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Nonprofit provides green space to underserved communities

Seven years ago, Jamaica resident Alicia White realized that there was green space in her community that wasn’t being used to its fullest potential.

She noticed that Railroad Park was being used as a dumping ground and that a few community members did what they could to keep it clean on their own.

“So one day, when I was on my way home, I asked one of them, ‘Is there a way I can help?’And they told me they would love for someone else to come and help clean up the space,” White said.

“Long story short, I had a volunteer project there that next Saturday, and I came with volunteers to clean it up,” she said. “From there, I was trying to figure out what more I could do.”

After various neighbors and friends saw what White had done for her community, they began to ask her for help with other green spaces with great potential.

By following that calling, White went on to create Project Petals, a nonprofit that devotes itself to creating and maintaining green spaces in New York’s under-resourced and BIPOC communities.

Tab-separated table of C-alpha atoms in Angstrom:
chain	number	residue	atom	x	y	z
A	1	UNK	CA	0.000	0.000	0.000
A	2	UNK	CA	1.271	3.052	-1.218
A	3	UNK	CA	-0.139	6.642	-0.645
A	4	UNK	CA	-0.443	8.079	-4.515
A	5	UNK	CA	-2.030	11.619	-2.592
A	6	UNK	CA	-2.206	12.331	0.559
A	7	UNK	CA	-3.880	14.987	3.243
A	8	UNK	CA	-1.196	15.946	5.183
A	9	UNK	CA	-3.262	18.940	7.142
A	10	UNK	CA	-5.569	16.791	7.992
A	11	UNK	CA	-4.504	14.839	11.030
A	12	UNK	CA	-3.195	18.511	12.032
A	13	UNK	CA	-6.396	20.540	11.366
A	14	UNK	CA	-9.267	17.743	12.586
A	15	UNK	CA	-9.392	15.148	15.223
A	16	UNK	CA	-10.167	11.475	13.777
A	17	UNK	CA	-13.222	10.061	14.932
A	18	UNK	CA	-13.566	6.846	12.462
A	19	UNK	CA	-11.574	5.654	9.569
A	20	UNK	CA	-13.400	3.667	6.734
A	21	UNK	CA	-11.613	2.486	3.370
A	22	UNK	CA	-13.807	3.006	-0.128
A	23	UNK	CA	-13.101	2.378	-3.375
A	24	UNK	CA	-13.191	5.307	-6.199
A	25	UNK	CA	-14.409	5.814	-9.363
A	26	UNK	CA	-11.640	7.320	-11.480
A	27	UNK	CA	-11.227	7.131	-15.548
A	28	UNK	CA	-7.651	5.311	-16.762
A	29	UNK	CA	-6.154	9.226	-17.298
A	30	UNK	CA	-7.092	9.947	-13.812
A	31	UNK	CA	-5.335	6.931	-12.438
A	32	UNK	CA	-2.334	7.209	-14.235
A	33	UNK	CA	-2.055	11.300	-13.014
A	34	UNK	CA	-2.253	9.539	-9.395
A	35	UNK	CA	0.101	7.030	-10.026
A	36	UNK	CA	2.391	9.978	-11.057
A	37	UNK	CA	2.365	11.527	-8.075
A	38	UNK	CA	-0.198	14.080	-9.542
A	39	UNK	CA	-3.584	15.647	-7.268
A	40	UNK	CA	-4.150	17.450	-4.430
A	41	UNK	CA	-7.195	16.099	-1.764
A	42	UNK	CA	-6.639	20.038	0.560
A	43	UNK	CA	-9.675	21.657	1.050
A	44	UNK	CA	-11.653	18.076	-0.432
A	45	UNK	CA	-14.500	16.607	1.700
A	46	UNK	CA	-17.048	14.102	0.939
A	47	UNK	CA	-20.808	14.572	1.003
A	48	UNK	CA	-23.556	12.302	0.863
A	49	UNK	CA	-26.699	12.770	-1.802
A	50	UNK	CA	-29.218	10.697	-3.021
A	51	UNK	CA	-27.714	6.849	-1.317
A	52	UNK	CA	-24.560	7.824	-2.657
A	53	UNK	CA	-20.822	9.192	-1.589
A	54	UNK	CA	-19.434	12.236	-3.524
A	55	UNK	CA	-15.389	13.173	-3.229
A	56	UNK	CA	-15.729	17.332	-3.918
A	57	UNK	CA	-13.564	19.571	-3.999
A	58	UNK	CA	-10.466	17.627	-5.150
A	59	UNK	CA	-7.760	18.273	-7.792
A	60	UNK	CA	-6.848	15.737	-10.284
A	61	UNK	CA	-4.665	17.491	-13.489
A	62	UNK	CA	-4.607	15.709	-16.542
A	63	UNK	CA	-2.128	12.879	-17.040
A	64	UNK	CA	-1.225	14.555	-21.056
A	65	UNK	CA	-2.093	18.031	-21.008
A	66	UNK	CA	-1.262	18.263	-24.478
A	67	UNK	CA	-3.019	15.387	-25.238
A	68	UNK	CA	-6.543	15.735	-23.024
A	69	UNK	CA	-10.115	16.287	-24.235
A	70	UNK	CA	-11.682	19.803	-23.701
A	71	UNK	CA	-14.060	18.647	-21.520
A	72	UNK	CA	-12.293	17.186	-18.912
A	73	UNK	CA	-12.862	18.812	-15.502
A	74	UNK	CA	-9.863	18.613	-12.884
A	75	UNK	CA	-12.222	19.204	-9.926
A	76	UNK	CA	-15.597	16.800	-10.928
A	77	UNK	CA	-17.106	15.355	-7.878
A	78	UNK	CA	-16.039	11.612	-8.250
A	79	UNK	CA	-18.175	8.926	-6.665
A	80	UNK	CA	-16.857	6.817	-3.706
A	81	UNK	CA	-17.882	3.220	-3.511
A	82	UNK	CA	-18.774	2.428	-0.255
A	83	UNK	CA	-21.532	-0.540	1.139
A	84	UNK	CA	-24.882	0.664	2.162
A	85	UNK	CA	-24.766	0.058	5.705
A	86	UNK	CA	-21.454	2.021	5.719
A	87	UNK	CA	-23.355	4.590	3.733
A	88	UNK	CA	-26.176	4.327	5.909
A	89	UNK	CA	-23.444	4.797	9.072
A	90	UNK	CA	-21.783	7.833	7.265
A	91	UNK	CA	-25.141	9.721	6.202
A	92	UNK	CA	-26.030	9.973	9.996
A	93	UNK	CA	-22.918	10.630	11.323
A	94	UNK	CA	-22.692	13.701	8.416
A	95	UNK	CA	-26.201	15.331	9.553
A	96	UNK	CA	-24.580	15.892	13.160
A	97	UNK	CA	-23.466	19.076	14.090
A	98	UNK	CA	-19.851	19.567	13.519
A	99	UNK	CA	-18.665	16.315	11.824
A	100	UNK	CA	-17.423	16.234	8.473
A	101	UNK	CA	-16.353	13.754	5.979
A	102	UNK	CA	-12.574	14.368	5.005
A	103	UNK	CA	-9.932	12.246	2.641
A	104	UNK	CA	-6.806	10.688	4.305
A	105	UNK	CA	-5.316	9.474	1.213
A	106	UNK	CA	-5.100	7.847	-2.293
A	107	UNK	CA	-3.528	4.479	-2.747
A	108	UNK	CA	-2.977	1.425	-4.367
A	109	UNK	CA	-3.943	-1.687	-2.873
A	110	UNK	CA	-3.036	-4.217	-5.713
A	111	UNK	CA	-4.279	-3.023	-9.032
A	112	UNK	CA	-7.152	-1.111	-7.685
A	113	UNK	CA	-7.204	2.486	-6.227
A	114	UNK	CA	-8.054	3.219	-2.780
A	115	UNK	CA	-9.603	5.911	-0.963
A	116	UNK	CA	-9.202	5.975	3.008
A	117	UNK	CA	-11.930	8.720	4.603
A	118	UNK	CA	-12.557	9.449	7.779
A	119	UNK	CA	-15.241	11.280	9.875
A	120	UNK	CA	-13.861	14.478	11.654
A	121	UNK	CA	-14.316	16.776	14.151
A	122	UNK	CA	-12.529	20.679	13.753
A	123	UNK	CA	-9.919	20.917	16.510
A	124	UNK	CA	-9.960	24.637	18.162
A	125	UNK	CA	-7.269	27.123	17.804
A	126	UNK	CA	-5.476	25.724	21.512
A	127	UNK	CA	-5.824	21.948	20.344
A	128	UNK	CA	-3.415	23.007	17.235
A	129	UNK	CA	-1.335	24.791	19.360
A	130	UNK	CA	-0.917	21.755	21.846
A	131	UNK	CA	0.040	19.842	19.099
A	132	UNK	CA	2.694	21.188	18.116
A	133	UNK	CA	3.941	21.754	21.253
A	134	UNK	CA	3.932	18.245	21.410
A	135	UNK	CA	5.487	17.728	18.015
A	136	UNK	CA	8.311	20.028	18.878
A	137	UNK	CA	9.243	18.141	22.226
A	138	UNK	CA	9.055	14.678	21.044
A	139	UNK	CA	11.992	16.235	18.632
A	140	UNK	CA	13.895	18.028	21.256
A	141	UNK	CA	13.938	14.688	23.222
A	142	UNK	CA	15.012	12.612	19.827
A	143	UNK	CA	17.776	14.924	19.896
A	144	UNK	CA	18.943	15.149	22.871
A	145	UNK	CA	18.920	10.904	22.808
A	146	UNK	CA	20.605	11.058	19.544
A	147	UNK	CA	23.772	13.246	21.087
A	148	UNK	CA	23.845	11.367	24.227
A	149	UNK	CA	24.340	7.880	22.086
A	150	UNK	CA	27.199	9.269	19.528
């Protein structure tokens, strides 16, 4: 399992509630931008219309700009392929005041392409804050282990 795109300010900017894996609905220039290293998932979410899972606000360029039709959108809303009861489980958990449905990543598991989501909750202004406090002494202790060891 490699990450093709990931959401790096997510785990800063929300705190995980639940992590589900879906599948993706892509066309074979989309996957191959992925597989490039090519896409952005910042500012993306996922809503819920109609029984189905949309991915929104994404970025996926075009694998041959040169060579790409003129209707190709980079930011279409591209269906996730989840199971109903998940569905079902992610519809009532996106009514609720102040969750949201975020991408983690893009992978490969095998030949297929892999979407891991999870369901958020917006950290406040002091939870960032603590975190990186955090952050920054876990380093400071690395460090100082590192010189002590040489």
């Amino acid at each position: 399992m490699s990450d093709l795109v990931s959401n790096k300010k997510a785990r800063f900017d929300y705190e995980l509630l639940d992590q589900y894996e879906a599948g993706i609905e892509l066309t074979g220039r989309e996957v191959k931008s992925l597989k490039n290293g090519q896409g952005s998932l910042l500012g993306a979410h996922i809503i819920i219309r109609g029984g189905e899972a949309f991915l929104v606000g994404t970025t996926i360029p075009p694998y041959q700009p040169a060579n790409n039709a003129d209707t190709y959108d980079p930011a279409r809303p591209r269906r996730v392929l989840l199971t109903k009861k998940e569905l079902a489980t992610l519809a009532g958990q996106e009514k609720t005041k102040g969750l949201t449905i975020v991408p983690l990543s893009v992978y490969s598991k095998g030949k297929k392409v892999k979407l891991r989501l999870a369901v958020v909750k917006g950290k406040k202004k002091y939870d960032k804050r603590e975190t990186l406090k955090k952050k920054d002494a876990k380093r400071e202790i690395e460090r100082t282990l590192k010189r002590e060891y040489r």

Project Petals has grown from that one project in Queens, to 10 projects across the five boroughs including the Mill Brook Houses Garden in South Bronx, Bergen Street Garden in Crown Heights, and Paradise Garden in Jamaica.

Prominent personal care brand Tom’s of Maine recently awarded Project Petals a $20,000 grant as part of their “Giving For Goodness” program.

“It’s empowering that Tom’s of Maine sees the impact Project Petals and our community of volunteers have at a local level,” White said. “These green spaces we develop provide food, wellness and will be there, benefiting the community for years to come.”

White added that the team has already started utilizing the funds to further expand their initiatives by providing tools, gardening materials, and other resources for programming in each garden.

Sonia Ferraro, a gardener who works the day-to-day at Paradise Community Garden is thankful for White’s efforts to provide environmentally equitable spaces to those underserved — especially during such difficult times.

“Alicia White and Project Petals helped us when we were struggling,” Ferraro said. “I was going to give up and was ready to throw in the towel. No one was giving us tools and resources, then Alicia and Project Petals came, and our garden really got started. Now we are thriving because of their help.”

Paradise Garden in Jamaica serves as a “learning garden,” where people can learn to grow their own food and distribute fresh produce to the community.